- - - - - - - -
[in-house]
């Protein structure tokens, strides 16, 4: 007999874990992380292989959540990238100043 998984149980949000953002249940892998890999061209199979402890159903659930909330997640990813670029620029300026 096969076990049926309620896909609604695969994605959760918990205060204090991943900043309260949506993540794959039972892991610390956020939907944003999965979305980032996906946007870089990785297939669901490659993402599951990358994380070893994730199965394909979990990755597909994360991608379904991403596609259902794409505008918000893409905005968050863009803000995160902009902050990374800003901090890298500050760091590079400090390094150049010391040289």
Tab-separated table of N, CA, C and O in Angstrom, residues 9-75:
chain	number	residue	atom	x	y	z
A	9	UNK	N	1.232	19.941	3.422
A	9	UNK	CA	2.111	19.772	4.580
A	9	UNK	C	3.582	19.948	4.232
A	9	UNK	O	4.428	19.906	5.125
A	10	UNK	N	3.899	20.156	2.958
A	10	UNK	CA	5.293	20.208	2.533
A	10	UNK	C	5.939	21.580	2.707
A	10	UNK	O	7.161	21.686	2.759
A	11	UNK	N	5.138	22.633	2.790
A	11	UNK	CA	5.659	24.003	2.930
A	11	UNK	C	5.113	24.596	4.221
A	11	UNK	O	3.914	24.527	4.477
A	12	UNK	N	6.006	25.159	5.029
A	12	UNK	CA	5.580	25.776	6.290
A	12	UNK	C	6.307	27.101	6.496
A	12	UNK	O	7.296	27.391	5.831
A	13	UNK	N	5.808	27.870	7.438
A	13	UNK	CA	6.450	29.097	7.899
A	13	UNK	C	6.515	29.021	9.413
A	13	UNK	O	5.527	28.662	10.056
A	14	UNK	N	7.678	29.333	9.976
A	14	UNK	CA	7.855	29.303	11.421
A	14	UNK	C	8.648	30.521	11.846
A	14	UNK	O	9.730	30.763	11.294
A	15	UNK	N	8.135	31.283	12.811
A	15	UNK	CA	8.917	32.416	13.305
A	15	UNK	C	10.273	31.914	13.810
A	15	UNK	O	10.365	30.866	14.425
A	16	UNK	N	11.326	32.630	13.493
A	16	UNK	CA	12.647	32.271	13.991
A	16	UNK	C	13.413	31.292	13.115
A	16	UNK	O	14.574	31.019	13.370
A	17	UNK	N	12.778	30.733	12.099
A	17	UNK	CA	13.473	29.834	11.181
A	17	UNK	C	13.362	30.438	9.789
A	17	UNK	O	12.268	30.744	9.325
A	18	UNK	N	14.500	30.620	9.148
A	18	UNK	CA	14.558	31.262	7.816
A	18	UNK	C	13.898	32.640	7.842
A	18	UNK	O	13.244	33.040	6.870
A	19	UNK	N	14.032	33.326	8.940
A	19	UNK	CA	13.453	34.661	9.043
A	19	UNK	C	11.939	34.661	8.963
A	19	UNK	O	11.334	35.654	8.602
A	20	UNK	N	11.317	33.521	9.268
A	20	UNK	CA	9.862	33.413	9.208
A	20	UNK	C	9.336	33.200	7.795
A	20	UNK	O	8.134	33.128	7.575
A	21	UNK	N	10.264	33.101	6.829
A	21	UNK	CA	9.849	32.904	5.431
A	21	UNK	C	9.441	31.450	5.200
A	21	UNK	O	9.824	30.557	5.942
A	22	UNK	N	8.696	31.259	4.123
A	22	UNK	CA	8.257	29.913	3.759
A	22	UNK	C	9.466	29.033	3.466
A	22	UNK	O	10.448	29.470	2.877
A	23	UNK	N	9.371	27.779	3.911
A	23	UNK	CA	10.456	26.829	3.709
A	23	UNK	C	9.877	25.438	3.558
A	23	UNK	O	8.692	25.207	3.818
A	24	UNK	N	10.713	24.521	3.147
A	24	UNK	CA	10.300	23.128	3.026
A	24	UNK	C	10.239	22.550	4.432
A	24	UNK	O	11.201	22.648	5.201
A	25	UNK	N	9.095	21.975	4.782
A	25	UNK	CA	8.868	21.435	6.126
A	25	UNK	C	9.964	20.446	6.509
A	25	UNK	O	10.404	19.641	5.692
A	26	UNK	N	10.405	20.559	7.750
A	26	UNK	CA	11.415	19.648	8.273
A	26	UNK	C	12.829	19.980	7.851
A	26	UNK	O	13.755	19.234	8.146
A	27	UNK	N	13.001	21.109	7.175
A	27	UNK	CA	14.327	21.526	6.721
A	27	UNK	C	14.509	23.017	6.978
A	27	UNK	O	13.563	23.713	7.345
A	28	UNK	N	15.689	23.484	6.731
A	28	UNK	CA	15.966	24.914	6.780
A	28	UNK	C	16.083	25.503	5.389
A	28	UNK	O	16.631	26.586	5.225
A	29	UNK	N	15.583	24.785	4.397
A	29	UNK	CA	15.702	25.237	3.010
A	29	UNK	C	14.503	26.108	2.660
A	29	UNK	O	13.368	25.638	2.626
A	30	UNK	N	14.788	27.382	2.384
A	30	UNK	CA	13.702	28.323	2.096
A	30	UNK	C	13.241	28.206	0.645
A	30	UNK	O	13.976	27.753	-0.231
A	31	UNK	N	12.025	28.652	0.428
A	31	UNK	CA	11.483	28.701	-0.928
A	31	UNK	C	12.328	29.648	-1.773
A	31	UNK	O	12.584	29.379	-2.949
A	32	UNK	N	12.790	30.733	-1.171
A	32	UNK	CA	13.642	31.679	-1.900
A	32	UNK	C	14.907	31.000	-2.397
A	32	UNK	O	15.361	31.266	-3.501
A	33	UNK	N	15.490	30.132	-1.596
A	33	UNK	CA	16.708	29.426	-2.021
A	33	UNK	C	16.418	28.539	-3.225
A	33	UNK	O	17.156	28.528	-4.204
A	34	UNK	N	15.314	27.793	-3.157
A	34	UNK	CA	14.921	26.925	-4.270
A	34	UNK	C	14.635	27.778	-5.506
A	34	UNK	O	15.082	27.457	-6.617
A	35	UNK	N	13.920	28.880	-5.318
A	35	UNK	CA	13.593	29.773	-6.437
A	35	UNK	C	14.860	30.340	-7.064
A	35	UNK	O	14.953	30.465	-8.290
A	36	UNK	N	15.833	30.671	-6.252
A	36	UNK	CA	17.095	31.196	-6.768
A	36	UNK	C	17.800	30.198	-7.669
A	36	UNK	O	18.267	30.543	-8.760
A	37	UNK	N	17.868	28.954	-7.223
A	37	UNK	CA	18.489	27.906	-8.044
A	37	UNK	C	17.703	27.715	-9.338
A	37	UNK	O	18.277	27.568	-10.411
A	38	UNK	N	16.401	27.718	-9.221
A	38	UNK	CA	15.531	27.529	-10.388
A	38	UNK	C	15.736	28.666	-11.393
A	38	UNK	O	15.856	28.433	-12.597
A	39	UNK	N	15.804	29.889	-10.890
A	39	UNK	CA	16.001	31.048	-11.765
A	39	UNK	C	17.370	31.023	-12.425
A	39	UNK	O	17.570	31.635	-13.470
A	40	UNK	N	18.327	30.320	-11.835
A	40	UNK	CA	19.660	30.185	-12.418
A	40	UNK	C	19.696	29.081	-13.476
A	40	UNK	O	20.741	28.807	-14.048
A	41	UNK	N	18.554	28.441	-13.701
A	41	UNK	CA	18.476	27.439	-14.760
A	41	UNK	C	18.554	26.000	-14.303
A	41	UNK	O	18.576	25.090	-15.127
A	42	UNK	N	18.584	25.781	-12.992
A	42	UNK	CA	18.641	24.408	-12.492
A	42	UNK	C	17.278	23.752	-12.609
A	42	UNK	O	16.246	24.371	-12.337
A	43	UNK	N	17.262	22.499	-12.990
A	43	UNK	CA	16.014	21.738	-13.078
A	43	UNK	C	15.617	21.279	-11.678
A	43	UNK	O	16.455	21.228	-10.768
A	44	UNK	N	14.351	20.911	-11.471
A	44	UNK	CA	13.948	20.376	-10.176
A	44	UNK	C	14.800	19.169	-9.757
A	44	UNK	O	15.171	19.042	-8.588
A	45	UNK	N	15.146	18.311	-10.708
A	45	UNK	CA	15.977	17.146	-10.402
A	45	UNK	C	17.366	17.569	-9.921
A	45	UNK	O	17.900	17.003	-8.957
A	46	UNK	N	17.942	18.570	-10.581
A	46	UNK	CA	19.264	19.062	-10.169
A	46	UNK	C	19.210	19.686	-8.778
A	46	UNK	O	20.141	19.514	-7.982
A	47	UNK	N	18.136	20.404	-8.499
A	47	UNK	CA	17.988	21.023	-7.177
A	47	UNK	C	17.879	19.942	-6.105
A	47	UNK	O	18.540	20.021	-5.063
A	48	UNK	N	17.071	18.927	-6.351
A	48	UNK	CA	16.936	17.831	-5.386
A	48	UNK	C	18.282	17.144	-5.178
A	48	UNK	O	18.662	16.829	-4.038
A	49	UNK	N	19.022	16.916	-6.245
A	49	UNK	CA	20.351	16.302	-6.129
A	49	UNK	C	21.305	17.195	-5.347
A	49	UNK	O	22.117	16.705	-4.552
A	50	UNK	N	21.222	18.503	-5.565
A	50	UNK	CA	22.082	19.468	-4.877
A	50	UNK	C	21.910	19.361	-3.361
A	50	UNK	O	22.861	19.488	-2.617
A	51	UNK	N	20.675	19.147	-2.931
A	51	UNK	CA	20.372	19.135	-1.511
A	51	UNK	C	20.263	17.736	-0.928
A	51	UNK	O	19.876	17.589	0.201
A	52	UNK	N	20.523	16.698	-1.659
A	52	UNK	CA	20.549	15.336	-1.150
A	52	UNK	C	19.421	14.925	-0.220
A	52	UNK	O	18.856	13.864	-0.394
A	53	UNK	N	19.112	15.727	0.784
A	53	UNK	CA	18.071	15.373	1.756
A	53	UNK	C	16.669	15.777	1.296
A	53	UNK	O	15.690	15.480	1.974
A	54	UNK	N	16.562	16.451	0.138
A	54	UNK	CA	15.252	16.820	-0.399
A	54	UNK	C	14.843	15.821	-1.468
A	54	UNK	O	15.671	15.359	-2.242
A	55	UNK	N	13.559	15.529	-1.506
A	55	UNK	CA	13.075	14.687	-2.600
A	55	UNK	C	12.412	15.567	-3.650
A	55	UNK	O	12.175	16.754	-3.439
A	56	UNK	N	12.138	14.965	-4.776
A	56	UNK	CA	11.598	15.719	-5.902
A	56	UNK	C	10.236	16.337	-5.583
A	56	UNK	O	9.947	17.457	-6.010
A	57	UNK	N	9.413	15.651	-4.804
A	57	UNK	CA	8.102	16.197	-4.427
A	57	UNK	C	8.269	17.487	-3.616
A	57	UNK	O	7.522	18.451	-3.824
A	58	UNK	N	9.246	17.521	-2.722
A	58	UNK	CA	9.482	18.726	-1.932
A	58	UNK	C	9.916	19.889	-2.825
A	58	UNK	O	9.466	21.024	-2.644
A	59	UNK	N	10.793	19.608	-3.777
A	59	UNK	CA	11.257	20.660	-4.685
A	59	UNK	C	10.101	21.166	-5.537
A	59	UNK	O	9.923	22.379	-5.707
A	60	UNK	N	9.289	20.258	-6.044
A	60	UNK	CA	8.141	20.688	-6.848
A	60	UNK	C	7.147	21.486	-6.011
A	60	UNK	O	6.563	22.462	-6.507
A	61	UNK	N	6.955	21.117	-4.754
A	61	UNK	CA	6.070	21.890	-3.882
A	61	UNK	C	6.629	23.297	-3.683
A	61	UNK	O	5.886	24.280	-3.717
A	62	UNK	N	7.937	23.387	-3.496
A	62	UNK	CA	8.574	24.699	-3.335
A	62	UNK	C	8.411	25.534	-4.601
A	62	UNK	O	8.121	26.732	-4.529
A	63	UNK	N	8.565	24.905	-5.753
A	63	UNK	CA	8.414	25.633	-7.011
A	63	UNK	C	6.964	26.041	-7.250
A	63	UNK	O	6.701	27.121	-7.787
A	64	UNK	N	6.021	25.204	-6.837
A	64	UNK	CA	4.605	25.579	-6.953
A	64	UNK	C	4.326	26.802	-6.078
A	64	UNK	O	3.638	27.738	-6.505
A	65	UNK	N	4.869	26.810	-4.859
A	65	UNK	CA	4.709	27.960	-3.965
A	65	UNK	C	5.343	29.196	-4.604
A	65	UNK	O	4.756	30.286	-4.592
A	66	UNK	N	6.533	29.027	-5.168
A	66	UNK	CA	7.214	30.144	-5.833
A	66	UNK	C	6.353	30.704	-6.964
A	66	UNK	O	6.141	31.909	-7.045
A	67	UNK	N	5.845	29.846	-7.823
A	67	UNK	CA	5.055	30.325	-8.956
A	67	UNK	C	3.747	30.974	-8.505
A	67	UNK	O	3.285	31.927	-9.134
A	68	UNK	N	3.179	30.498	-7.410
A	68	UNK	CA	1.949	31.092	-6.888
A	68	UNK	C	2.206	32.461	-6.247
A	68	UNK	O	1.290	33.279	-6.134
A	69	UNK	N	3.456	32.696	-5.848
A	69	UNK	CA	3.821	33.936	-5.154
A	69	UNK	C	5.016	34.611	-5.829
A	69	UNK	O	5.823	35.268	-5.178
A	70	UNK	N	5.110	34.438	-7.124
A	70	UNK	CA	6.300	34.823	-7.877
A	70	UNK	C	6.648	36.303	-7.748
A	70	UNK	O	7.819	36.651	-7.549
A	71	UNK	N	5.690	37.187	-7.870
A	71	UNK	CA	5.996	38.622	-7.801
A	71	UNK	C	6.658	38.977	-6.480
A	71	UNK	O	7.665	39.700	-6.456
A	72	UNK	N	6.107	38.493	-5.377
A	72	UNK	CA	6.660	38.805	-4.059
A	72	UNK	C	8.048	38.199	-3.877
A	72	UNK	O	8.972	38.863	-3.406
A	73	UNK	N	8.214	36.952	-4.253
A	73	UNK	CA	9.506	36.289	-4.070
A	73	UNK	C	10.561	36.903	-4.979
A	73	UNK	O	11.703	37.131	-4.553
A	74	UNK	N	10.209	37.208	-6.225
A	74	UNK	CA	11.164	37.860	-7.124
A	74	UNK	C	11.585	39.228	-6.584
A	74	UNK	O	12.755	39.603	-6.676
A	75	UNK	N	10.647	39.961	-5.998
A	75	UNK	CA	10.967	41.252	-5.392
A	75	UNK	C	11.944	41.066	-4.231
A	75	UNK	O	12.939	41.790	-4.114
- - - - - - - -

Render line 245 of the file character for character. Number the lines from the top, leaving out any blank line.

A	69	UNK	N	3.456	32.696	-5.848